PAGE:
Jean Renoir, the celebrated French director of Grand Illusion (1937) and The Rules of the Game (1939), fled his home country after the Nazis invaded in May 1940. Hollywood welcomed him with open arms, but he had difficulty finding material. Renoir was interested in adapting George Perry Sessions' novel Hold Autumn in Your Hand, but only if he could rewrite the book to fit his sensibilities. Re-titled The Southerner, Renoir's version would tell the story of a poor young couple trying to eke out a living on a small Texas farm during the Great Depression. They face many hardships, including sickness, belligerent neighbors, and a tornado that destroys their crops. Renoir was less interested in Sessions' narrative than in how he could make a statement about the American people. Renoir cast Zachary Scott, an actor best known for playing dashing, urbane rogues, like the playboy Monte Beragon in Michael Curtiz's Mildred Pierce (1945). Ironically, Scott actually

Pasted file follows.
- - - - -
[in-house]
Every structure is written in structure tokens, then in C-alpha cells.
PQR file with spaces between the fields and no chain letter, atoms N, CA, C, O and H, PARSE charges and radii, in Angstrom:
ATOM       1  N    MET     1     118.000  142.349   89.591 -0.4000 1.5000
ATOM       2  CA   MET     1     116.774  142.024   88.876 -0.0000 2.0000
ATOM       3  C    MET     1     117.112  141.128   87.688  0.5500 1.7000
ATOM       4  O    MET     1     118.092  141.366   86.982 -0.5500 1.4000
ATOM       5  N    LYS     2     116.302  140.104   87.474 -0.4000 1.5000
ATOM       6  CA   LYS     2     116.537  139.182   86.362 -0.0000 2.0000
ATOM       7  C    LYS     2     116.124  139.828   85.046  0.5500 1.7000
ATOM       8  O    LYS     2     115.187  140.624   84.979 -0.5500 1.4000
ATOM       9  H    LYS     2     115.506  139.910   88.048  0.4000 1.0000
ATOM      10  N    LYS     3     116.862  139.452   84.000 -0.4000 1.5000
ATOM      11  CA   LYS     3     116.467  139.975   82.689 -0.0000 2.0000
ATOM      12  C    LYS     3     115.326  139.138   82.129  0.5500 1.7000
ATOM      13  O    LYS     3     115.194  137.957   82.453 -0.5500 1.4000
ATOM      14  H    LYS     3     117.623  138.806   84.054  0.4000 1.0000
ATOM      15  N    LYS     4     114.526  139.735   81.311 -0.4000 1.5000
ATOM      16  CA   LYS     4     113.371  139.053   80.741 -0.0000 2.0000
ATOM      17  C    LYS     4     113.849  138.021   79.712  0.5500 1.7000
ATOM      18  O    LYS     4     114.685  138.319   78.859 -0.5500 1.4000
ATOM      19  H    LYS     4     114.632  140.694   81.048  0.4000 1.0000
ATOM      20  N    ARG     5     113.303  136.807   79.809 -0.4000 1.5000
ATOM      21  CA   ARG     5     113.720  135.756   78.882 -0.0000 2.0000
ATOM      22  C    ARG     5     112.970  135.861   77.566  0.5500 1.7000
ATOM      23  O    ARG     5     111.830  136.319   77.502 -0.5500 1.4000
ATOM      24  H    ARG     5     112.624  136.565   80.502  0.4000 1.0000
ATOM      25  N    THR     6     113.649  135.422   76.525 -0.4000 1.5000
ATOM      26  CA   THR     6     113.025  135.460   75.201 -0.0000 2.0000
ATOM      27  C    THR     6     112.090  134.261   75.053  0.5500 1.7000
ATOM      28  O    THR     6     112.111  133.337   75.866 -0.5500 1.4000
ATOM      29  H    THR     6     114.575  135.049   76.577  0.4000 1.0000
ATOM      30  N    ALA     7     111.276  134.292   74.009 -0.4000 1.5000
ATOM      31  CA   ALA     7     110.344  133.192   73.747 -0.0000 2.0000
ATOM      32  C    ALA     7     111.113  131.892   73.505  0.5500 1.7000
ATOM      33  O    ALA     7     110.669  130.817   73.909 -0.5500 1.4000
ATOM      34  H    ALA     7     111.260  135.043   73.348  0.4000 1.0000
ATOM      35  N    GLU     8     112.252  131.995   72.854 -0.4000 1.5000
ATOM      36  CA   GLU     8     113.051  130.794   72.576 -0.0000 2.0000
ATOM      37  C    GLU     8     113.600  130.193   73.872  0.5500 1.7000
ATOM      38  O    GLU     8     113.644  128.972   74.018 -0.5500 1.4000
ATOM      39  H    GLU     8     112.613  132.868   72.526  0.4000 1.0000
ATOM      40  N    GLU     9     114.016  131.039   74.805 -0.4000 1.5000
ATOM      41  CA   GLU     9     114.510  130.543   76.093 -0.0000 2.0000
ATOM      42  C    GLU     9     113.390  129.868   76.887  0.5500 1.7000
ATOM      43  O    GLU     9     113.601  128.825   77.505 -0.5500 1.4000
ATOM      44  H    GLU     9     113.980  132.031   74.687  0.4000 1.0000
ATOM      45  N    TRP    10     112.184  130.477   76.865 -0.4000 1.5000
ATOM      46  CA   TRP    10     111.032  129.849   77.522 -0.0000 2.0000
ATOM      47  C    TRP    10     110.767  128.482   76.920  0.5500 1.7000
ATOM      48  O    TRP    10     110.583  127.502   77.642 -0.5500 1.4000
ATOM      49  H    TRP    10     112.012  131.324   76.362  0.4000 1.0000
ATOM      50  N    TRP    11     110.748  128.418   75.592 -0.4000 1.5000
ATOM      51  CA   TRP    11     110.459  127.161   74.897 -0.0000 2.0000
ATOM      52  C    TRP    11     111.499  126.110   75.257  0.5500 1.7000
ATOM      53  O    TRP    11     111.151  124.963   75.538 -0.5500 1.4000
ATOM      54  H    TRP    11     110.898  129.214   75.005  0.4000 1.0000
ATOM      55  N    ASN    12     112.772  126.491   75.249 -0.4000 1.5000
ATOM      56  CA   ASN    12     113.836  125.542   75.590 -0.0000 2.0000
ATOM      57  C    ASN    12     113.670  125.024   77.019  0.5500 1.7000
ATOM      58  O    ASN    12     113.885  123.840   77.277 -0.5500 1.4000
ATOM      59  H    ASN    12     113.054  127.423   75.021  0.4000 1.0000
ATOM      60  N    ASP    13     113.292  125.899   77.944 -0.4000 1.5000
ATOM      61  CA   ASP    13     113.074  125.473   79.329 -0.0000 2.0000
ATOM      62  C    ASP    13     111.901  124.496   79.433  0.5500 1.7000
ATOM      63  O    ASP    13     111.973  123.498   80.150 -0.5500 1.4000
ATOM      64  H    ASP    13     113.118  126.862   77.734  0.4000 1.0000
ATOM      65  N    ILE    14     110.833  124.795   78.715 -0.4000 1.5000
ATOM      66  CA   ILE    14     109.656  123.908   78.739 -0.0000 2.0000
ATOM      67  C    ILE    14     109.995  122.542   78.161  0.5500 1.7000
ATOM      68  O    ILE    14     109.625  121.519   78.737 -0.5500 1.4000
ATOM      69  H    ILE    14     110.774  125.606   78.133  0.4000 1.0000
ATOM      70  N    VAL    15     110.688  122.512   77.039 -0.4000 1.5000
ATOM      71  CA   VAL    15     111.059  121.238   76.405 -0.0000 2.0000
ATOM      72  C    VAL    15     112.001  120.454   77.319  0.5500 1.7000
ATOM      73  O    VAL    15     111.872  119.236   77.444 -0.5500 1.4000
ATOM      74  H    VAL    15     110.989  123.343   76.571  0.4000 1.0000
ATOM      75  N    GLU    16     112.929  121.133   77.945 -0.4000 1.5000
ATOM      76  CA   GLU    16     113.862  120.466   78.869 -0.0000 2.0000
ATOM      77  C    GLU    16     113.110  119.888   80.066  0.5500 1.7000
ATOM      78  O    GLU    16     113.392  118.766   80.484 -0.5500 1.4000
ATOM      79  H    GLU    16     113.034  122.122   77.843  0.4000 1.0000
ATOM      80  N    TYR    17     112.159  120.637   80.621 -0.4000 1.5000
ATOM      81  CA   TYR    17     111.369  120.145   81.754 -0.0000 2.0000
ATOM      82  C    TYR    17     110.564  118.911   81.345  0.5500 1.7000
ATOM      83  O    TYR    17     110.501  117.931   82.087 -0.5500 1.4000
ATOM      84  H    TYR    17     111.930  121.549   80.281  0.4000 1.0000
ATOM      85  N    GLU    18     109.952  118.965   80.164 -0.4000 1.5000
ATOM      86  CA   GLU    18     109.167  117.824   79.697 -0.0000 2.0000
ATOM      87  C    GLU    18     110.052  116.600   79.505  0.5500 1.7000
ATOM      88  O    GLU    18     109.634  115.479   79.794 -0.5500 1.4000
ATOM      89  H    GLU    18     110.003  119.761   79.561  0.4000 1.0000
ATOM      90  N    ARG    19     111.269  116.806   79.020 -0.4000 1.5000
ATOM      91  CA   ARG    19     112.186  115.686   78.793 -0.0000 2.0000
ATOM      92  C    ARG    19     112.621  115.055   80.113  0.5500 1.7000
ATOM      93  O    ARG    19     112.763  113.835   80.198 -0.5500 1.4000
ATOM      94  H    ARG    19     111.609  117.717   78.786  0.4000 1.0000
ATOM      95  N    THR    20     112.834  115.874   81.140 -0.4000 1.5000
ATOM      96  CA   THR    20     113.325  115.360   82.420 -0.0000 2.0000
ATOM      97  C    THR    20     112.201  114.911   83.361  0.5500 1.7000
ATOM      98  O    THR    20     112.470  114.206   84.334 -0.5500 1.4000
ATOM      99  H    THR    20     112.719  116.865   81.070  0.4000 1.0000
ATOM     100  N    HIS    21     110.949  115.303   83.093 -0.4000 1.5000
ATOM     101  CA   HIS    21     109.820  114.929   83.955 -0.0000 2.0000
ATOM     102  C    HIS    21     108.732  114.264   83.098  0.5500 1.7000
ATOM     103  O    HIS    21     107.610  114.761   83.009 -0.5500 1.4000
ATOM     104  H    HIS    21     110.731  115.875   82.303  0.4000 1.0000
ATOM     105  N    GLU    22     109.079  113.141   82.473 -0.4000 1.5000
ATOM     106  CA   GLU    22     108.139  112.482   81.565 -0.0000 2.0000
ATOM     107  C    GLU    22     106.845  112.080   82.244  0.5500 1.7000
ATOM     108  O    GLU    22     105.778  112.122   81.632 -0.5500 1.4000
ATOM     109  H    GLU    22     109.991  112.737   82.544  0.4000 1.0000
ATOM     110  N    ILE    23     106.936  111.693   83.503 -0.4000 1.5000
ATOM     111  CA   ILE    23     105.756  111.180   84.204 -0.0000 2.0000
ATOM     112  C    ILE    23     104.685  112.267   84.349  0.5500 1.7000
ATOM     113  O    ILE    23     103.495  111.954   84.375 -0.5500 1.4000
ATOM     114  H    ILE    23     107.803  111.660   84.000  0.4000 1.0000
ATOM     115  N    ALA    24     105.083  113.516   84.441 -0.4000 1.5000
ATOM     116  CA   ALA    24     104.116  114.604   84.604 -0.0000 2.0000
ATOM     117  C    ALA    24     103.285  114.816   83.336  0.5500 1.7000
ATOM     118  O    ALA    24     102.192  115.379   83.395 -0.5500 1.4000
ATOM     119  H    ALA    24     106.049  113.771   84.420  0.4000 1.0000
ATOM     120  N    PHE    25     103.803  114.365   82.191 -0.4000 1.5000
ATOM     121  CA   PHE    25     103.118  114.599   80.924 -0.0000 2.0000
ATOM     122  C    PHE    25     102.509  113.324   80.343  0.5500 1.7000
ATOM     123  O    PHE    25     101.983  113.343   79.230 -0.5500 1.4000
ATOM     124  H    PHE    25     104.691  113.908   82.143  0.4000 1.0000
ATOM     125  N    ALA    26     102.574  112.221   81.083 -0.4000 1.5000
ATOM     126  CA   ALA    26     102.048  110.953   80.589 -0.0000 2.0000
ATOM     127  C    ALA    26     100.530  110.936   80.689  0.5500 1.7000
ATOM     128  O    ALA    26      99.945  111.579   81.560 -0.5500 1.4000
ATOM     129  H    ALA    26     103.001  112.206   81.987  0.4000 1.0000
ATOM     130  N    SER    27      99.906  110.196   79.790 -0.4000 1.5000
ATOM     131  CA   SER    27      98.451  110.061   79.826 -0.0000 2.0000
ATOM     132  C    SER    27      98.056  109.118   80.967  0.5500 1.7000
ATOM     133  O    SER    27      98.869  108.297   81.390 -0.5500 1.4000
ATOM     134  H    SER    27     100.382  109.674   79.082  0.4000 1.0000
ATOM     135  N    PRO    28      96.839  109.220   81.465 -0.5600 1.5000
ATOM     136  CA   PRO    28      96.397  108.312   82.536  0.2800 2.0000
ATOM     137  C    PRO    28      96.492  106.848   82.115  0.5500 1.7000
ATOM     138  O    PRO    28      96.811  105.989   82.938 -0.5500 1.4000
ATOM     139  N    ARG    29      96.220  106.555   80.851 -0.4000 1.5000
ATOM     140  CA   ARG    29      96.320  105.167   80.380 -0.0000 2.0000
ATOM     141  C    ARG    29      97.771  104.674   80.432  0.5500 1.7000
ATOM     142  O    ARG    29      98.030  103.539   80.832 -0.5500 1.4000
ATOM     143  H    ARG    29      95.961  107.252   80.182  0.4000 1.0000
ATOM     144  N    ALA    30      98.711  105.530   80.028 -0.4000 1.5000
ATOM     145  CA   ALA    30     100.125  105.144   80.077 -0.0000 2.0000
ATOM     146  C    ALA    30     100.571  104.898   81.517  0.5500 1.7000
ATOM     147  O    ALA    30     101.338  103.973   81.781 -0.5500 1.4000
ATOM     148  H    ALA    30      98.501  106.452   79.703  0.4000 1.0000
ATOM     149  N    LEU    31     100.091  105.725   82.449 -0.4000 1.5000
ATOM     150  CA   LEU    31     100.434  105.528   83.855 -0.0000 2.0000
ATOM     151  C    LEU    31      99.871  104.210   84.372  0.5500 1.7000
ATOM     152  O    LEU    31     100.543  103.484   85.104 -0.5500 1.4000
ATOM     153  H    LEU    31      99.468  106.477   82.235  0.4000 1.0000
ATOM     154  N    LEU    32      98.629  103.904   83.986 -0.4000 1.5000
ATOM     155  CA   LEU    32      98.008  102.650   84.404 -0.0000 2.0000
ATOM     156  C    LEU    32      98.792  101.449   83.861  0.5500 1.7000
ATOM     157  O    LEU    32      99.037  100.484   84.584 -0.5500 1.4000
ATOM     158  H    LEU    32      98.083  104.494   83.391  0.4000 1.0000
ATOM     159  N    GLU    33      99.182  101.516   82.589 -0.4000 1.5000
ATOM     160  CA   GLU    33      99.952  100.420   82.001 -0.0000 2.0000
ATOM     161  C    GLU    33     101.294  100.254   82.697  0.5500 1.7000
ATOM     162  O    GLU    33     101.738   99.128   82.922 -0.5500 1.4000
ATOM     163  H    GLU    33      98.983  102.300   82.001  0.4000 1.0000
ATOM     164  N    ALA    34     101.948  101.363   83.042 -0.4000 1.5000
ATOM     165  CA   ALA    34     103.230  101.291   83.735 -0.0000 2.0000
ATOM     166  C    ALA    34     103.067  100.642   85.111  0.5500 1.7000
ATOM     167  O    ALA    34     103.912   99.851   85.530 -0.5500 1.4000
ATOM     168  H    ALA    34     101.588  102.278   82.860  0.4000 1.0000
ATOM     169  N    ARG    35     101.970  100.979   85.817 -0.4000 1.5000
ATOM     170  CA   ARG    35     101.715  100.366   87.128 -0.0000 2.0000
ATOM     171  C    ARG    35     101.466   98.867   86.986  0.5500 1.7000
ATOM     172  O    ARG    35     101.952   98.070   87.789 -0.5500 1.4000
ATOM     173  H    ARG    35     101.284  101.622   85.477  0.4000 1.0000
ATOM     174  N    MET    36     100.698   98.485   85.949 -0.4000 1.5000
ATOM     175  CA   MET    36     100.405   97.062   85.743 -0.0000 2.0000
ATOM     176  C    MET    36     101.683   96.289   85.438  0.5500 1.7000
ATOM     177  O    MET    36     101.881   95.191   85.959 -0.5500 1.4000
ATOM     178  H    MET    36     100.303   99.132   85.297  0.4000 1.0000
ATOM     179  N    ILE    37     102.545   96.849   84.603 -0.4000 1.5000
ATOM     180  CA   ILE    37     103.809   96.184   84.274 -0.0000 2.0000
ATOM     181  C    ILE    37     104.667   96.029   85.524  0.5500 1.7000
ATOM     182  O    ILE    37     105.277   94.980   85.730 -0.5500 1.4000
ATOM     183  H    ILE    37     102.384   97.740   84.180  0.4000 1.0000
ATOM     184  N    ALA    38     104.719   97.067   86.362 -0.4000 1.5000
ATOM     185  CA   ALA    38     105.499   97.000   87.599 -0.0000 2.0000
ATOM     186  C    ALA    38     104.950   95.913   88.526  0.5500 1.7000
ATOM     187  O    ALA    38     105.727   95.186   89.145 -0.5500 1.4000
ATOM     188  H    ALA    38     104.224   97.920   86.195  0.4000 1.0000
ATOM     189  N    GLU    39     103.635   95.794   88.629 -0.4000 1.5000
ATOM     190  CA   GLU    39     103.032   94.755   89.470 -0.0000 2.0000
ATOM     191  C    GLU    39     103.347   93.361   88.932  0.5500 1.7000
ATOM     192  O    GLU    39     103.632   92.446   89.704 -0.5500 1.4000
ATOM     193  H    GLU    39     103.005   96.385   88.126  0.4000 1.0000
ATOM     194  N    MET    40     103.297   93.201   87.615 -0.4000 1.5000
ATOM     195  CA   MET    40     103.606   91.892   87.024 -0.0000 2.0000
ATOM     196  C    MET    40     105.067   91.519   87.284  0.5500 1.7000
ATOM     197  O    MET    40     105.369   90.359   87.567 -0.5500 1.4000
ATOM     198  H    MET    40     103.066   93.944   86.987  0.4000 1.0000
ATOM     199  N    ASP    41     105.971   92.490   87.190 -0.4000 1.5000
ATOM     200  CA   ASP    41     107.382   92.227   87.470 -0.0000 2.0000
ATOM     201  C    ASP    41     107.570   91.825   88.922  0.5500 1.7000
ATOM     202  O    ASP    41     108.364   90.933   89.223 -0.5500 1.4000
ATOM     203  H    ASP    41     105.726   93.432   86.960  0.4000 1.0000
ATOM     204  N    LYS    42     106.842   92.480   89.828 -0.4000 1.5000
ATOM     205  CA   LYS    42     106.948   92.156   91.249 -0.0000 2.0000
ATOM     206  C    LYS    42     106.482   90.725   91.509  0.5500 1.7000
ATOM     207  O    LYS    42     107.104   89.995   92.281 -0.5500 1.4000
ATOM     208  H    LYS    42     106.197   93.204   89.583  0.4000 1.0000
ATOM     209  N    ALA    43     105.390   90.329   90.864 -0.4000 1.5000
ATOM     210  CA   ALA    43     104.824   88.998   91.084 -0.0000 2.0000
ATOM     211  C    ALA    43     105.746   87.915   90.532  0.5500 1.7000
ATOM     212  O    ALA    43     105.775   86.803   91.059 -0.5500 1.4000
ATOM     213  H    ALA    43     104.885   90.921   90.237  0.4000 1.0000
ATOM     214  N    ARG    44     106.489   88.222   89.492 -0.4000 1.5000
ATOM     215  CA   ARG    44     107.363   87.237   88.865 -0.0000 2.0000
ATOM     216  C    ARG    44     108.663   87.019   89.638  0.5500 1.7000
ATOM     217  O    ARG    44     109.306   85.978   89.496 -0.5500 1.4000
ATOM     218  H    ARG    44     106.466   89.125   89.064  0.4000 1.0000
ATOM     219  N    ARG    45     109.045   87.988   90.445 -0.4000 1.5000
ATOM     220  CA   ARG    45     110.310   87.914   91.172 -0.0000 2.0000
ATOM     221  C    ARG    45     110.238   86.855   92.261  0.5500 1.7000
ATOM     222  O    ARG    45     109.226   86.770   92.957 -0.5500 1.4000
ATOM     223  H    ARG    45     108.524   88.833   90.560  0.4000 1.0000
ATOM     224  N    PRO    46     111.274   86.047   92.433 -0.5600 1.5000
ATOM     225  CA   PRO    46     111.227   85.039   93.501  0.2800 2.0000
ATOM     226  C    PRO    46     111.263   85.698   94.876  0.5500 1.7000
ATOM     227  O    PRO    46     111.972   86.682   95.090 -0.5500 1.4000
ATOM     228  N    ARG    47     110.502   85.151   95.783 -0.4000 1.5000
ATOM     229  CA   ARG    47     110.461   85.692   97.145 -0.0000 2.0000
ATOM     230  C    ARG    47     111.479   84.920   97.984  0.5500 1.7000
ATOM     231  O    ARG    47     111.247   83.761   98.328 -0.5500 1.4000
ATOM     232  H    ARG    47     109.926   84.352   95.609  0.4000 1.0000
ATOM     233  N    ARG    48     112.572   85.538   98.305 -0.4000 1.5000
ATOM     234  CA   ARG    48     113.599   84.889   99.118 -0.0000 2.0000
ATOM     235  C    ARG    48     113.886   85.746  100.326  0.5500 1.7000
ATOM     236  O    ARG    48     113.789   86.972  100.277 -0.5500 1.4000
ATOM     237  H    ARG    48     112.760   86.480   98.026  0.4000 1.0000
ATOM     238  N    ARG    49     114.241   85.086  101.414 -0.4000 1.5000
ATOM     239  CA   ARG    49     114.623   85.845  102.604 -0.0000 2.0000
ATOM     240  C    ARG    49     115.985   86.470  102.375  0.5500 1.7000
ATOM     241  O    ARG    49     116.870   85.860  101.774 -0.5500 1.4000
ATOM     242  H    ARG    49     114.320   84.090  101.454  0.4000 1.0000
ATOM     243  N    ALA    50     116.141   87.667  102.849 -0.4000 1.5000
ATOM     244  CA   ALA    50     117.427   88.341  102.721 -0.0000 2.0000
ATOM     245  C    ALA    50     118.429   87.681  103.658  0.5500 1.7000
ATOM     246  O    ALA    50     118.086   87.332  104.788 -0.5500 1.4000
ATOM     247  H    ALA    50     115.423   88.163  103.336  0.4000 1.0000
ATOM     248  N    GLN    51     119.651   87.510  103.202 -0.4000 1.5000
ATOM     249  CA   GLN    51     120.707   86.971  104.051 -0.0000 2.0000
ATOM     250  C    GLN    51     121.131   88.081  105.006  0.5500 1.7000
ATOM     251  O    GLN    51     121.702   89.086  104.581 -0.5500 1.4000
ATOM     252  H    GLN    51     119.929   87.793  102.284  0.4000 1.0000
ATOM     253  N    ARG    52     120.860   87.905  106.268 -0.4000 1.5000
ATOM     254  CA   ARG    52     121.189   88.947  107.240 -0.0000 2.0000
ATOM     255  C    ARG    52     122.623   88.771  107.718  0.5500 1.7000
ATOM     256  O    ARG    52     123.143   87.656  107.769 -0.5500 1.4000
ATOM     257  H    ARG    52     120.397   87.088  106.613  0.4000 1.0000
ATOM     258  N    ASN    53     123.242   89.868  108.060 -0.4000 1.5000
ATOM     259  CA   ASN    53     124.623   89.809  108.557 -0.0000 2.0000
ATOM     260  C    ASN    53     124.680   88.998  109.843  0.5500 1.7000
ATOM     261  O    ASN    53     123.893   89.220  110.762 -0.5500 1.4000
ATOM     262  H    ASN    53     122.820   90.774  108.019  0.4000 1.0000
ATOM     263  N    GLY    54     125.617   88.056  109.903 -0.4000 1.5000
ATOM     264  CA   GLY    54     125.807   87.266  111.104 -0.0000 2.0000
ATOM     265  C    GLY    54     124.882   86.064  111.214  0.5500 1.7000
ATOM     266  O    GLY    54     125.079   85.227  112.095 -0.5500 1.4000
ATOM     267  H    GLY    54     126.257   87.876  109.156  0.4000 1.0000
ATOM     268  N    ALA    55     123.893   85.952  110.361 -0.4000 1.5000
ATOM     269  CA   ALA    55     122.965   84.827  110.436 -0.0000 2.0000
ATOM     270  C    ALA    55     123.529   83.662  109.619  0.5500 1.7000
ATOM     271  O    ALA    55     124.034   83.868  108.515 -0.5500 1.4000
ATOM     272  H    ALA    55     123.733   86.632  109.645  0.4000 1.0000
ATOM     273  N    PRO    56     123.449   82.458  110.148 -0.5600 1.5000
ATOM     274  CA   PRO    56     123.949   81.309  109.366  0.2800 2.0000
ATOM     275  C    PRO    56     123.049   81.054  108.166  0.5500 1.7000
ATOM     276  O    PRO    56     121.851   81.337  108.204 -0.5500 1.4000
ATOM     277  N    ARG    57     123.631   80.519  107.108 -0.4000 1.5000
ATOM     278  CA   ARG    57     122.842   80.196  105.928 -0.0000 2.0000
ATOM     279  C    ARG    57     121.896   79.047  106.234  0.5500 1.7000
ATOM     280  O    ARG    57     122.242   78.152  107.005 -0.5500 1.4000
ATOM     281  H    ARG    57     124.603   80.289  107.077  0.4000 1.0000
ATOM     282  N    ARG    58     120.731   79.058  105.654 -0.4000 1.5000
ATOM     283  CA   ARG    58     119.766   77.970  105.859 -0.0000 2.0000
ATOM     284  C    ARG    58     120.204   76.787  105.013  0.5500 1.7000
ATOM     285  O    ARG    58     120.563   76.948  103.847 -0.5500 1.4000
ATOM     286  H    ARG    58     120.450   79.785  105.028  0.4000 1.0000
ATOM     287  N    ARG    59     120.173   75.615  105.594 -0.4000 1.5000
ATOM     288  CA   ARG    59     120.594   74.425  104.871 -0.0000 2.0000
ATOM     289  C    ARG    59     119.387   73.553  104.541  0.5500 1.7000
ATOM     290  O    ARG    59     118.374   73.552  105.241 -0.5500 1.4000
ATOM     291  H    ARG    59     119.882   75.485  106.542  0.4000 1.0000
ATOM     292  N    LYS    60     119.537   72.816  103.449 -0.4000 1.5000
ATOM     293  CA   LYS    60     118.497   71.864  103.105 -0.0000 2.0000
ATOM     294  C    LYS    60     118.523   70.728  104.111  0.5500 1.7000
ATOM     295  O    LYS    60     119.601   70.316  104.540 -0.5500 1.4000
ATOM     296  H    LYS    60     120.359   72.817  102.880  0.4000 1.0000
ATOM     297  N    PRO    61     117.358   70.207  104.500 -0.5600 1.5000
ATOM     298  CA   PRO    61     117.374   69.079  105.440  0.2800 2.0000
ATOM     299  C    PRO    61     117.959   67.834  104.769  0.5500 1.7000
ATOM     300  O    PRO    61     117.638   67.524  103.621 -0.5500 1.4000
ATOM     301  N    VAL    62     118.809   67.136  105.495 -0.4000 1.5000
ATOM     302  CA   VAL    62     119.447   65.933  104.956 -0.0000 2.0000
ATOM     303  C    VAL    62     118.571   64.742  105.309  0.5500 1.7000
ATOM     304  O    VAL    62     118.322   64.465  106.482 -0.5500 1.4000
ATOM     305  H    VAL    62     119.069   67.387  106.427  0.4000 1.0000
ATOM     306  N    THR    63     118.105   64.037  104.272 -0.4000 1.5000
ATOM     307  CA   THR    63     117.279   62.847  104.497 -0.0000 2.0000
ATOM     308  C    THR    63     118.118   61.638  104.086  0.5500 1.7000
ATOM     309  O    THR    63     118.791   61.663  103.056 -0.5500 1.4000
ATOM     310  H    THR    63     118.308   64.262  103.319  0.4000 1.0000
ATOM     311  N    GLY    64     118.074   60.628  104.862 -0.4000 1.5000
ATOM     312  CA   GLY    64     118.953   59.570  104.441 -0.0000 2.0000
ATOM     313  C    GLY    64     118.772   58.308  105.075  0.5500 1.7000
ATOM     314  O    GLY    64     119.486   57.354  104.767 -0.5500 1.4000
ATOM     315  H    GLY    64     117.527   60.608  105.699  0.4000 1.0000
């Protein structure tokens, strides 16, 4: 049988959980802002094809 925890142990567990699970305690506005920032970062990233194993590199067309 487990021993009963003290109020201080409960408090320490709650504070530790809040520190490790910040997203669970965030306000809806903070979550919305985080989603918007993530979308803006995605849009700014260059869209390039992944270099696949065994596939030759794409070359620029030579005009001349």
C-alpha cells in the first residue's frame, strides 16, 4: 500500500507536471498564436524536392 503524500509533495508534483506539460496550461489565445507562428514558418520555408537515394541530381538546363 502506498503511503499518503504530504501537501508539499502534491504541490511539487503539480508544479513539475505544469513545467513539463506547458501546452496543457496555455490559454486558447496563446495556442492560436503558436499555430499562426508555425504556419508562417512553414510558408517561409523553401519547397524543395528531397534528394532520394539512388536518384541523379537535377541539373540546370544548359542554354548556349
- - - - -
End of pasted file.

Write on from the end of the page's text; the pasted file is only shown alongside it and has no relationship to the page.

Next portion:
was from Texas, and with his trademark mustache shaved, made a convincing farmer. Cast as Scott's wife was Betty Field, who had starred in Lewis Milestone's award-winning adaptation of John Steinbeck's Of Mice and Men (1939). Also featured are a fine coterie of distinguished supporting players: versatile character
actor J. Carrol Naish, Beulah Bondi (who played James Stewart's mother in four pictures, including It's a Wonderful Life), Percy Kilbride (''Pa Kettle'' from the Ma & Pa Kettle series), and longtime Hitchcock associate Norman Lloyd. Premiering May 18, 1945, The Southerner opened to rave reviews, and would be nominated for Best Director, Original Music Score, and Sound at the 18th Annual Academy Awards. Despite this, some felt its portrayal of life down South was too stark. The film was even banned in Tennessee, whose state censor thought it was an insult to Southern famers. Such criticism has long since fallen away, however, and now The Southerner is largely regarded as Renoir's American masterpiece. It's an opinion shared by the director himself, who once wrote to his nephew, the cinematographer Claude Renoir, ''The only work which fully satisfied me here was The Southerner.''